Invigorating Copenhagen Wrap-Up by Sean Kidney

Reflections towards a better strategy in the future:
1. Developing nations came to the Copenhagen Conference with a very
firm position, that Kyoto had to be extended, which meant tougher
commitments and cuts by developed nations but no cuts required of
developing nations, reflecting the view that the richer nations caused
the problem and had to do most to fix it (fair point). Developed
nations came to the table insisting that, as 90% of all future
emissions would be coming from developing nations, they had to accept
cuts as well, especially the now more developed ones like China, Korea
and, of course, Saudi Arabia (fair point also). They also, as Aubrey
Meyer at the Global Commons has pointed out, had a de facto
Contraction and Convergence position, which is a significant advance.
Copenhagen turned into the big collision between these positions; no
surprise that a binding agreement wasn’t possible. The hope is that
polarised positions will now have to be abandoned, at least by the
majors.

2. Some recent reports suggest China came to Copenhagen with more to
give than they ended up giving, but were put off by the US having
nothing extra to offer. The total lack of progress during the last
week of the negotiations seems to have been because China then decided
not to budge. Some people that were in the talks have privately
reported that they think the Chinese team had very tight negotiating
limits, and were not able to respond effectively to the fast-paced
negotiation the Americans tried to introduce in the last couple of
days. That’s positive news, because it means there really is room to
keep working on the process.

3. The outcome reminds us that the world is not run by the United
Nations. Expecting a consensus result from the flawed governance model
it represents was really a dream. The fact is that we now have a
multi-polar world - a number of large economies or economic blocks
have to be able to agree for anything global to happen. Whatever we
might wish for, the UN negotiations are a venue for big country
discussions, not a decision-making forum. The good news about this is
that it IS a multi-polar world - the Copenhagen Accord is the first
major international agreement of modern times that recognises Brazil,
South Africa and India, as well as China, as critical components of
the world order. This probably wouldn’t have happened before the
financial crisis when the dollar was still the primary world currency.

4. Civil society was impressively organised at Copenhagen. A number of
agencies had great looking campaigns and put a huge amount of money
and effort into them. Could they have been better coordinated? Yes,
room to improve, but the major civil society organisations are not
that far apart as it is. The rethinking to be had is with strategy -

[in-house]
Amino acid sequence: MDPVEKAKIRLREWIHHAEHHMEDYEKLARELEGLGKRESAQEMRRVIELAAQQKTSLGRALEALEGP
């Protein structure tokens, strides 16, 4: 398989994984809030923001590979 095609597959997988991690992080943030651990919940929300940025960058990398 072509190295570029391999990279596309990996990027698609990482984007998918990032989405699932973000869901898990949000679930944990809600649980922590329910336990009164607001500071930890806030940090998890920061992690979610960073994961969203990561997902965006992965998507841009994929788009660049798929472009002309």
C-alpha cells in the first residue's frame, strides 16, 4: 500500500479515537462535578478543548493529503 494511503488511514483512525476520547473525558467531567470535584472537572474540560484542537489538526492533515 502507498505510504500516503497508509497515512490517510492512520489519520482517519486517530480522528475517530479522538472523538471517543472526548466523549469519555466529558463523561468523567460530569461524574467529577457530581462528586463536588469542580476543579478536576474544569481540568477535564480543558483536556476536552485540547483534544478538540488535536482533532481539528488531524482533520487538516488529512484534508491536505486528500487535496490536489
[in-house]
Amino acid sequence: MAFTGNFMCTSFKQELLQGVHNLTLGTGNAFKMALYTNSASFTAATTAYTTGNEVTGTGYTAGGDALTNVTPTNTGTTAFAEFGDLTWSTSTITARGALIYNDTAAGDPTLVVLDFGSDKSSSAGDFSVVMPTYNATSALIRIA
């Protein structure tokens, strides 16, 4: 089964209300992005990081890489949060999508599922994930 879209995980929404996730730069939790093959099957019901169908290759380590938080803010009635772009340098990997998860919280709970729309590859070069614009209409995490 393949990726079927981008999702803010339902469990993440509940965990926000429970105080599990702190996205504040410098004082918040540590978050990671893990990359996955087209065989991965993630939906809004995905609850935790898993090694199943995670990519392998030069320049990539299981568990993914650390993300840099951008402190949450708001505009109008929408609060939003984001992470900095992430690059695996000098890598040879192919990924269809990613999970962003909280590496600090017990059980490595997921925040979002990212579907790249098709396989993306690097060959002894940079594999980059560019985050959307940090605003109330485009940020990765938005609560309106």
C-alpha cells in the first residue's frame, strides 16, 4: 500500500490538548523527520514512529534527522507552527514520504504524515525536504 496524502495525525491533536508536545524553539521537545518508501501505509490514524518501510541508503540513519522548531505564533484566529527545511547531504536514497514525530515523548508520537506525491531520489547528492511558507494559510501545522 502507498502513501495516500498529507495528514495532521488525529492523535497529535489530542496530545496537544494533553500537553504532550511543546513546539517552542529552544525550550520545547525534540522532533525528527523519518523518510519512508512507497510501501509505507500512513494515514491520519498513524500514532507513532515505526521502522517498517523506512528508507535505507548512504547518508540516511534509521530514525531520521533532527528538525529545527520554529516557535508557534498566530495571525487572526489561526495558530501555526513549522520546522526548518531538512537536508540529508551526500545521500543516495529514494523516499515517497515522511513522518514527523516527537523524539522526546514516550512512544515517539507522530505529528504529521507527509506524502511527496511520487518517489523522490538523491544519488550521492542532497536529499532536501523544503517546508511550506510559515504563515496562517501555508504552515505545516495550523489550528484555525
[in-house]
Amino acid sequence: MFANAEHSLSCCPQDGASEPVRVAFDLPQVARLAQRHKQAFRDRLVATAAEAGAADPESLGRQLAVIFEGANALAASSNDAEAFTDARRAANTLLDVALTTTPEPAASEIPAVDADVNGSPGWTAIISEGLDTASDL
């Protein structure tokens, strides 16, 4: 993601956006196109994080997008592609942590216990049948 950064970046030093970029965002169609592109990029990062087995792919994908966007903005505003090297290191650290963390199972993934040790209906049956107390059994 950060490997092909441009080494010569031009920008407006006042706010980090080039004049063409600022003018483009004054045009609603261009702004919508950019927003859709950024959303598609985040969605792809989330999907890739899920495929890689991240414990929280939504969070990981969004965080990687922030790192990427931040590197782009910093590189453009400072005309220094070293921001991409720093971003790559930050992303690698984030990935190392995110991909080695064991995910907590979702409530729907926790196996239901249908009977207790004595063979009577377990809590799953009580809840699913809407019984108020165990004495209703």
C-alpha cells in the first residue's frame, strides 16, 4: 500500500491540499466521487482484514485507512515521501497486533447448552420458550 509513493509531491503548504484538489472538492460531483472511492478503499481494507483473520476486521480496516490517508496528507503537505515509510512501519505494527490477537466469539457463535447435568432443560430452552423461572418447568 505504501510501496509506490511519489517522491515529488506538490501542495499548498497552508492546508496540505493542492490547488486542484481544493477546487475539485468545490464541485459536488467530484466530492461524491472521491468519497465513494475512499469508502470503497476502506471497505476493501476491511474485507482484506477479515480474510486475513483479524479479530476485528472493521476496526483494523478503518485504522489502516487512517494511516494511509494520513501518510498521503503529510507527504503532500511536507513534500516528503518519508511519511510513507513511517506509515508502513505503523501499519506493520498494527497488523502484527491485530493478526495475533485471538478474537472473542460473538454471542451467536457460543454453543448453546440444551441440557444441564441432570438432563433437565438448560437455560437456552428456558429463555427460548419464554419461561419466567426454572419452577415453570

the”ask” made of rich countries were not able to be met, even when
they were largely onside, as the EU was. Civil society organisations
are going to have to do the politician’s work for them - analyse the
various global blocks to change, whether in developed or developing
countries, and run more acutely targeted campaigns, presenting
progressive politicians with a politically easy path to make what we
all know are the right decisions.

A small example in the US of how campaigns could be better targeted to
make it easier for politicians: have a look at a story just published
in the Columbia Journalism Review on the extraordinarily powerful
impact on US public opinion of pseudo-scientist TV weather reporters -
http://www.cjr.org/cover_story/hot_air.php?page=all
I first became aware of the assertive ignorance of some weather
reporters when my news monitoring kept turning up denialist stories on
the Weather Channel website, and I dived in to try and correct some of
them. The Columbia Journalism Review story explains just how
widespread the problem is and, at the same time, just how central
weather reporter views are to the understanding of climate change by
the US public. When asked in a national survey who they trusted for
information about global warming, 66 percent of respondents named
television weather reporters!  …. unfortunately, most weather
reporters don’t ‘believe’ in climate change. The underlying story is
how the ‘sceptic’ Heartland Institute targeted weather reporters some
years back, giving them free tickets to sceptic’s conferences and the
like. That would have to be one of the more successful targeted
campaigns in history, helping block policy progress for years; it
needs to be reversed.

We’ve run out of time to rely on convincing governments to do what’s
required; we now need cleverer targeting of pivotal groups in society,
from weather reporters to the investors who really decide whether
coal-fired power plants will be built or not.

What do you think? Comment at http://blog.seankidney.com/



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